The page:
Inheritance tax is not directly affected by the Succession Regulation. Old provisions continue to apply, in that each country involved (i.e., those where you have assets and those where the heirs live) may tax the estate, or parts of it, even if it would mean effective double taxation. One advantage of leaving a large estate in Romania is that here the inheritance tax is only 1% of immovable assets located in Romania, and only if the estate has not been distributed legally (through the receipt of an inheritance certificate or a definitive court ruling) within 2 years of death.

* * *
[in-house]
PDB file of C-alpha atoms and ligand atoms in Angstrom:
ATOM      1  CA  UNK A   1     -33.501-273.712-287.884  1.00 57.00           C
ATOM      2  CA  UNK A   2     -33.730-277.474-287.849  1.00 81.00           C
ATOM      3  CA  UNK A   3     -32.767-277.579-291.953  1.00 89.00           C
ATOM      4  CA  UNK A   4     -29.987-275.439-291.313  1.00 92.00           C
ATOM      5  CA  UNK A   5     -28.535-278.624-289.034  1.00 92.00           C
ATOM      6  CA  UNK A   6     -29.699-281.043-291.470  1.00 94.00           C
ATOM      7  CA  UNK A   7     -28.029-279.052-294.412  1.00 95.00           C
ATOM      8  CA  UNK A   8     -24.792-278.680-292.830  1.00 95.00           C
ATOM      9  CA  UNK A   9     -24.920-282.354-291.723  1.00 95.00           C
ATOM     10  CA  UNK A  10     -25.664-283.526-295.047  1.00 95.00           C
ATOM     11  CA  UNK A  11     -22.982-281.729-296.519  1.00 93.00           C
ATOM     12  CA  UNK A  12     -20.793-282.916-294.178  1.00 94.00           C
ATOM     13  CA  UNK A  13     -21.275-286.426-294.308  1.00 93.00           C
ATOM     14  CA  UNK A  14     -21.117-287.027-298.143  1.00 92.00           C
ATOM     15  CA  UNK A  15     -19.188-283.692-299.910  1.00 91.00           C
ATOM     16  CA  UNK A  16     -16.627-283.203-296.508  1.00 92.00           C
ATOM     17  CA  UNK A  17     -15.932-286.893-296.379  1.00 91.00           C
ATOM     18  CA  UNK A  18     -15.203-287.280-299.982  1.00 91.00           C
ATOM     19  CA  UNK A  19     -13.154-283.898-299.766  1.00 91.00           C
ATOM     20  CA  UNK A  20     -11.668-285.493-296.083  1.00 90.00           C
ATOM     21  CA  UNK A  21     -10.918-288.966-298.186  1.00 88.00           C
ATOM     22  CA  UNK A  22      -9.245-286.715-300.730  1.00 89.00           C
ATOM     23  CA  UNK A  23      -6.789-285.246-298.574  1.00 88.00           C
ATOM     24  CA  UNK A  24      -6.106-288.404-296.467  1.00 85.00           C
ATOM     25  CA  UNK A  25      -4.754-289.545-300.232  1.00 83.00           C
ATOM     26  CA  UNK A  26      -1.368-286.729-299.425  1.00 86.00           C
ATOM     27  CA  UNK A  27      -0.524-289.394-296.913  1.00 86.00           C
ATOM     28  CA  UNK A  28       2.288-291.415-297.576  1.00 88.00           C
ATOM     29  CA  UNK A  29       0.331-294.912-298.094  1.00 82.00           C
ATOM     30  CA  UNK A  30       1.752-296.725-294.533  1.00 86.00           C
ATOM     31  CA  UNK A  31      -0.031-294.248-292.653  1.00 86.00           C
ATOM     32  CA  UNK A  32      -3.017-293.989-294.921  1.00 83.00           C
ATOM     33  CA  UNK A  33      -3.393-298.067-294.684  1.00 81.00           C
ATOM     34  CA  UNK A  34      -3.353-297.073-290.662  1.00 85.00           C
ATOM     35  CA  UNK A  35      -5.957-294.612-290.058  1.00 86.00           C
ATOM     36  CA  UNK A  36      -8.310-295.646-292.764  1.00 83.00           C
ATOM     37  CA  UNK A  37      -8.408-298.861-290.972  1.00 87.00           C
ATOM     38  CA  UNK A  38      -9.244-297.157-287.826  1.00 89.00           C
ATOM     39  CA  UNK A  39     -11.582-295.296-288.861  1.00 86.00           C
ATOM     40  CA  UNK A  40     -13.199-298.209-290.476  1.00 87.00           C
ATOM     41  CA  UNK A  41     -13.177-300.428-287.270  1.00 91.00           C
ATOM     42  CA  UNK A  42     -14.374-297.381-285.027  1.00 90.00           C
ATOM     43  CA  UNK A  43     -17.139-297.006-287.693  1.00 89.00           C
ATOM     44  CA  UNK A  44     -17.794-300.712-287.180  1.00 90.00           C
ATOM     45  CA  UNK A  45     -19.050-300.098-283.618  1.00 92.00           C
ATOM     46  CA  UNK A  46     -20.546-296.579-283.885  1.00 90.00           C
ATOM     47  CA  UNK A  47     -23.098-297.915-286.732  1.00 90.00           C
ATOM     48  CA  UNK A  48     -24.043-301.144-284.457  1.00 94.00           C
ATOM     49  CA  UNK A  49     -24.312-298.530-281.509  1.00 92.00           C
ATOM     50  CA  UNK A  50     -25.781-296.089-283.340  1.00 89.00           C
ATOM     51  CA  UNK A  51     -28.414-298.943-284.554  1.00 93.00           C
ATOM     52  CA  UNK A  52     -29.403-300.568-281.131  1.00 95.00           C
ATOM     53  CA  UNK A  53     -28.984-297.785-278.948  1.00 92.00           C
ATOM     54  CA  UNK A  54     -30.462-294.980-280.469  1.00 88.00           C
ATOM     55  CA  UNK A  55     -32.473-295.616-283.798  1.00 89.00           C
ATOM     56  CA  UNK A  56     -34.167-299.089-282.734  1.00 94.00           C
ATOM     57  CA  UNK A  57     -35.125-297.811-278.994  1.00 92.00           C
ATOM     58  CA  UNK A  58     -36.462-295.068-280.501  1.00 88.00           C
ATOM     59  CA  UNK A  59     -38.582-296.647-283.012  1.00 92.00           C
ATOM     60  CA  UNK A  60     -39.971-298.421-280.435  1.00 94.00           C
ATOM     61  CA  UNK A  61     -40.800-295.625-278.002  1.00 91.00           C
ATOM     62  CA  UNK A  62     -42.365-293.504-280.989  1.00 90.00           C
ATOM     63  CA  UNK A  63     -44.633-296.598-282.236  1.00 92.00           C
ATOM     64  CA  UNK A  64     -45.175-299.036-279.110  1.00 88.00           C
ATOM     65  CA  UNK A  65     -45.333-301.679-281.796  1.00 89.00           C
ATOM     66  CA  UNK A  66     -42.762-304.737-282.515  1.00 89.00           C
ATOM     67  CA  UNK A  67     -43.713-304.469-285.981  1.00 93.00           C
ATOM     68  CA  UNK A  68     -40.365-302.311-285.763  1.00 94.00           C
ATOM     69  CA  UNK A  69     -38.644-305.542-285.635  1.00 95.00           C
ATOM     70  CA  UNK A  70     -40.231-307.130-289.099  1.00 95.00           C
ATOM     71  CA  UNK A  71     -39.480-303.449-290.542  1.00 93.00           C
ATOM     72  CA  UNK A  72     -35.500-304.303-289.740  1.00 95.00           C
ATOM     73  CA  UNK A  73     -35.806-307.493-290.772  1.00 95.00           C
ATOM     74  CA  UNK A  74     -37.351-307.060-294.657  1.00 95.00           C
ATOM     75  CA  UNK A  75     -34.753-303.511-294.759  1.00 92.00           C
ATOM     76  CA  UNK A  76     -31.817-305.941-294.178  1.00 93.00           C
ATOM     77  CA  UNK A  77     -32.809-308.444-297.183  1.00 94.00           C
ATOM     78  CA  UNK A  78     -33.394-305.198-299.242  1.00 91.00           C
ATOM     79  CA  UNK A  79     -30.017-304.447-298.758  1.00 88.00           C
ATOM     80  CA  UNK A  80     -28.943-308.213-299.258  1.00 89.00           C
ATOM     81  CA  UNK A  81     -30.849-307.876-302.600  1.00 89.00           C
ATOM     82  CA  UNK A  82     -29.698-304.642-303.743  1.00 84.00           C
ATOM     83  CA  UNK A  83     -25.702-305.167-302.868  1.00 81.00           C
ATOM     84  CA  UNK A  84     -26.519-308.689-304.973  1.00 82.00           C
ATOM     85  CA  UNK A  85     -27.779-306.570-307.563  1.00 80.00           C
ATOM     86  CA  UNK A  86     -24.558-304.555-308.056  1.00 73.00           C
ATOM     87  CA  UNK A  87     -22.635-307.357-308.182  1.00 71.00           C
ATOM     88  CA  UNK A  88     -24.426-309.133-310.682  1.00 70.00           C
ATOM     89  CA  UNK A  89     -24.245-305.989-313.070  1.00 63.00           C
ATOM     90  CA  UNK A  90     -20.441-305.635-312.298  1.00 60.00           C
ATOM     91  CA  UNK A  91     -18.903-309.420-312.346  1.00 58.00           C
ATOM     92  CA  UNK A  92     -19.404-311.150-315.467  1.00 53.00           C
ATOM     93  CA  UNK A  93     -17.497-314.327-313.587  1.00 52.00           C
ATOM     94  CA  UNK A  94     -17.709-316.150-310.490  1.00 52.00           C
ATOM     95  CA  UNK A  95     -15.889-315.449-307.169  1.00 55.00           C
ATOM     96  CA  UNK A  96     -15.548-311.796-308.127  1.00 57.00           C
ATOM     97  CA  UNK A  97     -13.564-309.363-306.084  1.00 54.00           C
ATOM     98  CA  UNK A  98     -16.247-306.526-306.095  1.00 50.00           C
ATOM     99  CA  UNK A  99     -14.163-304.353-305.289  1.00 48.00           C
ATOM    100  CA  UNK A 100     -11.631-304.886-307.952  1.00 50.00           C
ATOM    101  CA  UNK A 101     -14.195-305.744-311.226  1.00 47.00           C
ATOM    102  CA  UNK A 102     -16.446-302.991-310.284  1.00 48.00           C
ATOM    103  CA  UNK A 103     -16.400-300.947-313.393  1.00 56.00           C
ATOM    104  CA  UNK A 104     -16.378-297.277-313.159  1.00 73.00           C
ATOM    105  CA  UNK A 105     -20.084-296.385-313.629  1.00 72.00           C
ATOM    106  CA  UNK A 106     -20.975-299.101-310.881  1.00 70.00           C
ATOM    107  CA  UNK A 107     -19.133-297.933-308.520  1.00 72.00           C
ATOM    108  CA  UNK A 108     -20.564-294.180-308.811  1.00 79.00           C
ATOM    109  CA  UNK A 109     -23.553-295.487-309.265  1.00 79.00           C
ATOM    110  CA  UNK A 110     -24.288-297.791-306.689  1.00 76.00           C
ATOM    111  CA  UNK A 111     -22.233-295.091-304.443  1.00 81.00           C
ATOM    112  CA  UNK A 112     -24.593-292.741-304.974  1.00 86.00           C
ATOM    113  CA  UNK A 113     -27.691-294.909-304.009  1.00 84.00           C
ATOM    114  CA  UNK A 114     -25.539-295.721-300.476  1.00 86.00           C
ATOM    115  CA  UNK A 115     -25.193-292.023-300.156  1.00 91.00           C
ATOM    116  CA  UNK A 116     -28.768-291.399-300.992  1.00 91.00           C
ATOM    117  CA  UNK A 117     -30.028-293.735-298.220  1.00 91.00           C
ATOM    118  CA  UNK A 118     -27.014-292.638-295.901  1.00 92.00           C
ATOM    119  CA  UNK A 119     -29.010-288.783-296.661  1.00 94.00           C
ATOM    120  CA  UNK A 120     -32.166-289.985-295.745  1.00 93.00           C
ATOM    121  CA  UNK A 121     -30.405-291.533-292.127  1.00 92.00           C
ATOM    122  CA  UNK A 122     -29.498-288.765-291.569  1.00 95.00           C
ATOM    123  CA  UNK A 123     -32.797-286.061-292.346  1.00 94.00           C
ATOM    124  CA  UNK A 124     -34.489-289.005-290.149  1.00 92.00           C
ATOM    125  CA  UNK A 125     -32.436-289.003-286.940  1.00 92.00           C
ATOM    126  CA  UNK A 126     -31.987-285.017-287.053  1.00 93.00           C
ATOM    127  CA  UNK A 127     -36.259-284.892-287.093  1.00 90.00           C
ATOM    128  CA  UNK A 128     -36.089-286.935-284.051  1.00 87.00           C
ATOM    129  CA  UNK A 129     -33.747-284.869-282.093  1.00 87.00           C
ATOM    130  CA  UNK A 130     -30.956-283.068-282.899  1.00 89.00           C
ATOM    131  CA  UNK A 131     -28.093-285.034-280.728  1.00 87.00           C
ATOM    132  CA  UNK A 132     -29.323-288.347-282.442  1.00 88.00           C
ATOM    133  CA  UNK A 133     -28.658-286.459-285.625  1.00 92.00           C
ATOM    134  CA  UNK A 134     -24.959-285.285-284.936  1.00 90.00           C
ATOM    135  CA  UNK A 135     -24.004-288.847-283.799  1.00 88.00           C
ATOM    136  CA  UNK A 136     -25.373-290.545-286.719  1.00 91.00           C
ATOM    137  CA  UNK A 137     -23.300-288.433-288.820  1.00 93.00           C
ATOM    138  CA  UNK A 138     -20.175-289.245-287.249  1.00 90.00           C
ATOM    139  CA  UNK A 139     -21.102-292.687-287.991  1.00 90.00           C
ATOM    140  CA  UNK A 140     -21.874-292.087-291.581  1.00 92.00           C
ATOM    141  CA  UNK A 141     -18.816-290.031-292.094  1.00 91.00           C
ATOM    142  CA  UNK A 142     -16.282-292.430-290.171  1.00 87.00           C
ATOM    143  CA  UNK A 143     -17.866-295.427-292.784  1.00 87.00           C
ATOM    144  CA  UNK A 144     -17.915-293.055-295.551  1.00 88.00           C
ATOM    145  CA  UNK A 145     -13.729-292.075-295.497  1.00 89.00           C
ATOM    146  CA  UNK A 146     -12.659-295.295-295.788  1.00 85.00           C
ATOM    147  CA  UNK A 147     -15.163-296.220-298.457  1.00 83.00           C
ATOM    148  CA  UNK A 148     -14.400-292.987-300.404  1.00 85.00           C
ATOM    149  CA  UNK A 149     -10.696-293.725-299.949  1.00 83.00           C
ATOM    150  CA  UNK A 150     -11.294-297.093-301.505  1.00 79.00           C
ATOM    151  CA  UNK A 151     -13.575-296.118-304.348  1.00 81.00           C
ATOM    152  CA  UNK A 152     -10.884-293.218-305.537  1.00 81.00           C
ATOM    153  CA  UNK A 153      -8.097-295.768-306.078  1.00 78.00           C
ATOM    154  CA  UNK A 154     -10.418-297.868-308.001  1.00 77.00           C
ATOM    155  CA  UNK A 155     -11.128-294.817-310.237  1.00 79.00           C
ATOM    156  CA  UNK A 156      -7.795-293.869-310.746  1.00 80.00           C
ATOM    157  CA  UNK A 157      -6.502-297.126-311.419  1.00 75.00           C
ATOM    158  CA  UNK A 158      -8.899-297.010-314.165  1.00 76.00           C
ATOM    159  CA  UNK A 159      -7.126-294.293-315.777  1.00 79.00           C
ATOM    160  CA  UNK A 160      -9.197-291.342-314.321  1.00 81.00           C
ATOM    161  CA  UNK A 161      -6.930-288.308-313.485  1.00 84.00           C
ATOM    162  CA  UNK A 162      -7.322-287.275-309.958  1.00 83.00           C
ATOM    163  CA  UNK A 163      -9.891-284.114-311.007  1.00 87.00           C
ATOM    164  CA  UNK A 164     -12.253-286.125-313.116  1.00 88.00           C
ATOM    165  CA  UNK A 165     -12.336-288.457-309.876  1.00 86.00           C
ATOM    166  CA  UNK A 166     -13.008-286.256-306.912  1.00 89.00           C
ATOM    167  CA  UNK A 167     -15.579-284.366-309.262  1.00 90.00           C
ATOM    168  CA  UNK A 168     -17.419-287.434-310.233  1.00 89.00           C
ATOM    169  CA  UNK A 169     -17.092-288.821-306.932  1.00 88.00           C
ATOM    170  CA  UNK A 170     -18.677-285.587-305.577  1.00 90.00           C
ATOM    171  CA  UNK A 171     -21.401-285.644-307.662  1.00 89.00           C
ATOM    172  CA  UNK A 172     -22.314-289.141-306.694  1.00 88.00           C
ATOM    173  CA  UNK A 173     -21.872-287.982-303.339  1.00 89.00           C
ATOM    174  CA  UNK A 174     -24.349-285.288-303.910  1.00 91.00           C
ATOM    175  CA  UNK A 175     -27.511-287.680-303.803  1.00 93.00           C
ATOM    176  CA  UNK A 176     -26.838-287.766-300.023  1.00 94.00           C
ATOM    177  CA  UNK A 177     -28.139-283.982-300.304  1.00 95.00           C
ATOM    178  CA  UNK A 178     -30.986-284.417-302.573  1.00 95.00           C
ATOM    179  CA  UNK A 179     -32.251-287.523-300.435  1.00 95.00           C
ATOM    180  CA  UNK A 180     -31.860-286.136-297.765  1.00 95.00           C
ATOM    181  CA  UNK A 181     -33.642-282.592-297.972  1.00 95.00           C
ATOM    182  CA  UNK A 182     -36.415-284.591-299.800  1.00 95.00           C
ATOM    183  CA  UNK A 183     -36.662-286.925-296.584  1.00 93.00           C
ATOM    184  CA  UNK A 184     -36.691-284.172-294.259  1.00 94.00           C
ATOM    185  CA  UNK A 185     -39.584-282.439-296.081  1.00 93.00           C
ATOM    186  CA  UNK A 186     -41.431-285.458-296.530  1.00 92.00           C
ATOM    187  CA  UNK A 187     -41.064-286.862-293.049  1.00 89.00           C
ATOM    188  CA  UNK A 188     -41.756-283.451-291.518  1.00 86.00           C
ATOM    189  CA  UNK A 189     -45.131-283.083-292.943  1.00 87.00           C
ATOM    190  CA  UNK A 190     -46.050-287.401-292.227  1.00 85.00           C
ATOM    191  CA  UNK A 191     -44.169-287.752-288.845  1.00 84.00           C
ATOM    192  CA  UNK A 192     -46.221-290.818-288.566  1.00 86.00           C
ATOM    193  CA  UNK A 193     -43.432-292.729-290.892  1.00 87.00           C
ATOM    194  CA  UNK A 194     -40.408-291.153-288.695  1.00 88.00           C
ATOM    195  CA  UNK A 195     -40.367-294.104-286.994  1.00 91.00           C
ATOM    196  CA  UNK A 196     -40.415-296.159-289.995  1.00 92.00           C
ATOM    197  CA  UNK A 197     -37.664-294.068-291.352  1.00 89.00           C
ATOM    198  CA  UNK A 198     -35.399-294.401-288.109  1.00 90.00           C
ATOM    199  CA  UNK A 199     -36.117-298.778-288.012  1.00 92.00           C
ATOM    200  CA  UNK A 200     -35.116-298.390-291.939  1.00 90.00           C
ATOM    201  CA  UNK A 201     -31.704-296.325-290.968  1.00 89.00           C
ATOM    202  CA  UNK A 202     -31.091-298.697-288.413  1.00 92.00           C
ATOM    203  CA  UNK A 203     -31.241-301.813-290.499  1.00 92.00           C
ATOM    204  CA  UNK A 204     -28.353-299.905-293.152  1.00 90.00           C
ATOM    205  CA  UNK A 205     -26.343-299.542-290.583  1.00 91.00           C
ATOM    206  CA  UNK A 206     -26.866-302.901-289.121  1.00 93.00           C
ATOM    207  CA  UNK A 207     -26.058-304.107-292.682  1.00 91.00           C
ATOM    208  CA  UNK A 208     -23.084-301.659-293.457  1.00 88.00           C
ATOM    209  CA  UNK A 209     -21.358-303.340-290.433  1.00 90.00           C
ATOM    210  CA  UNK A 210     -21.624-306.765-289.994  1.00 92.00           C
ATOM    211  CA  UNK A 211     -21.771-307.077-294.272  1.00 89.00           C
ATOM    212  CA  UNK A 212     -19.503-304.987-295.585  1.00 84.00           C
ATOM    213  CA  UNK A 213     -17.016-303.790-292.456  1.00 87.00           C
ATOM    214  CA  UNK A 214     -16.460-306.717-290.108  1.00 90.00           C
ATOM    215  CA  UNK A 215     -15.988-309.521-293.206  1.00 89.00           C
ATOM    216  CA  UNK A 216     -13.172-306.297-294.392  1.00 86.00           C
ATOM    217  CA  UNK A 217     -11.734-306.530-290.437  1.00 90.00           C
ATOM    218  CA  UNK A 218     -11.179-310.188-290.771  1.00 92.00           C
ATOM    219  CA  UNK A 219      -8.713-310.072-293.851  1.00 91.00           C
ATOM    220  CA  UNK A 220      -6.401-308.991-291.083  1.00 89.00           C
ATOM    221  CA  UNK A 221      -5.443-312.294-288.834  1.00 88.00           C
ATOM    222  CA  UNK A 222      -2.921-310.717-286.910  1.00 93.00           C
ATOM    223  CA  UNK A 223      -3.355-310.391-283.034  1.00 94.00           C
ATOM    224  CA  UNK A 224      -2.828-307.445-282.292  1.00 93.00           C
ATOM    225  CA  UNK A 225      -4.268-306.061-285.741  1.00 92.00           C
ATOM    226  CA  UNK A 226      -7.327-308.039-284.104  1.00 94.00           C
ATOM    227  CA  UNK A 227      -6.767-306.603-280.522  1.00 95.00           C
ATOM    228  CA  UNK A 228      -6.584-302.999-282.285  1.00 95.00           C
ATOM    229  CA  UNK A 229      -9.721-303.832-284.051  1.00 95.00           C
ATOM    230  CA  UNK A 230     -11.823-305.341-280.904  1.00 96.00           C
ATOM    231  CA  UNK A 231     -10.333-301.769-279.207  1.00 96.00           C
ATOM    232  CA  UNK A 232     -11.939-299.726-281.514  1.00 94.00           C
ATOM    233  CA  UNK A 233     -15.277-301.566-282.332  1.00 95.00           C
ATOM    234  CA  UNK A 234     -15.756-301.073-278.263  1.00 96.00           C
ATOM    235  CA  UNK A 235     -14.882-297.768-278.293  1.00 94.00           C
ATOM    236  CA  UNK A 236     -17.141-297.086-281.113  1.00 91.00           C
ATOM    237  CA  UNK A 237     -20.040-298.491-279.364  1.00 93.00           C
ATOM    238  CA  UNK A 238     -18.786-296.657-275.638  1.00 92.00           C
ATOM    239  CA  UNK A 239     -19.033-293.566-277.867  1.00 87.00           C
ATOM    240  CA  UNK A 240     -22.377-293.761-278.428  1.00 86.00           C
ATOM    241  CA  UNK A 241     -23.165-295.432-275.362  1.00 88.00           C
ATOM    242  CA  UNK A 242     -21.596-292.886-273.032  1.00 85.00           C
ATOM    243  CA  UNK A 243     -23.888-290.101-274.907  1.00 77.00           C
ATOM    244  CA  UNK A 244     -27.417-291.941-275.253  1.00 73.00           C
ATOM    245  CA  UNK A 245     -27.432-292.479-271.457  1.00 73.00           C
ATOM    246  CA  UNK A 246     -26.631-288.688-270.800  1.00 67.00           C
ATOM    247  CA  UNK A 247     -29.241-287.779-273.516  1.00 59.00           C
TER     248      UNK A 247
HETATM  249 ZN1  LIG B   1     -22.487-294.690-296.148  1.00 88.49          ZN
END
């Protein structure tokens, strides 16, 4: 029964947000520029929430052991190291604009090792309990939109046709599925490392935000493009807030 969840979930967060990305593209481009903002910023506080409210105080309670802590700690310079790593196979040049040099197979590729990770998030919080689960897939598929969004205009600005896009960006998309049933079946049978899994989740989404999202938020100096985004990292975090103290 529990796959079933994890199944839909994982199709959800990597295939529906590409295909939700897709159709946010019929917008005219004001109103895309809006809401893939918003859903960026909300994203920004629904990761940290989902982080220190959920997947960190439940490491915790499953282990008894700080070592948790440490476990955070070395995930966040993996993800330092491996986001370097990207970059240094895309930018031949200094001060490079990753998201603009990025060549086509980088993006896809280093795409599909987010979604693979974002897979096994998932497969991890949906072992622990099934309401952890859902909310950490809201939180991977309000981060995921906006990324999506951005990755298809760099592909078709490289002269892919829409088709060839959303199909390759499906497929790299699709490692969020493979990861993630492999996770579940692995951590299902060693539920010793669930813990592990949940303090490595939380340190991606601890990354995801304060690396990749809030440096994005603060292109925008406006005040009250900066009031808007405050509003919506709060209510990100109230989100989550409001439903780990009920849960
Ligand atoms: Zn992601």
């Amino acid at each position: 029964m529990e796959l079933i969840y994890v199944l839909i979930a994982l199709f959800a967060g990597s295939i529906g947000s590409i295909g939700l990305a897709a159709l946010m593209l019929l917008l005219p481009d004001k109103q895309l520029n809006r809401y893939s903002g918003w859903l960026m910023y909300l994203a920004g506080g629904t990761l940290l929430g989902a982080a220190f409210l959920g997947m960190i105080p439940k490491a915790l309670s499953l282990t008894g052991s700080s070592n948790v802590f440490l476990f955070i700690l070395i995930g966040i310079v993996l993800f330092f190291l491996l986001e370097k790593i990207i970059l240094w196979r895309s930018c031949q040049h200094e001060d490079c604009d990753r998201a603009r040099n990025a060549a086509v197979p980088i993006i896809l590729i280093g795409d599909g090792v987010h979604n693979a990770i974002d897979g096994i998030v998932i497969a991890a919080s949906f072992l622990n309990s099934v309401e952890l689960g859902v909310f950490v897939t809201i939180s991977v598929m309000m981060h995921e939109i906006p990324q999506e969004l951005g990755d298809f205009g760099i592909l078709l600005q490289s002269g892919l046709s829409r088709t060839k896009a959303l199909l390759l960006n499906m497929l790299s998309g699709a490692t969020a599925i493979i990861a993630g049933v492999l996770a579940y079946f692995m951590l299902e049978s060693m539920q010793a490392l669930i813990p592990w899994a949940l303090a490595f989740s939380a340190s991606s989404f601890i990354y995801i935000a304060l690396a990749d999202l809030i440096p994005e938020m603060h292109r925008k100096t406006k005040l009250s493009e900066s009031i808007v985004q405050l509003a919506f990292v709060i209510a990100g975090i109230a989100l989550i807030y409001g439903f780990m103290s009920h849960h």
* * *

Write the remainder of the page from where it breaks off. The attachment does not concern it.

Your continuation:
About the author:

Dr Ioan-Luca Vlad is an attorney specialized in private international law, vital records and citizenship by descent. He is a Honorary Private adviser to the Romanian Royal Family and author of the Romania: Family and Succession Law monograph, as part of the International Encyclopaedia of Laws, 2017. His latest Romanian book is “Succesiuni internationale. Regulamentul 650/2012”, Universul Juridic, Bucuresti, 2016.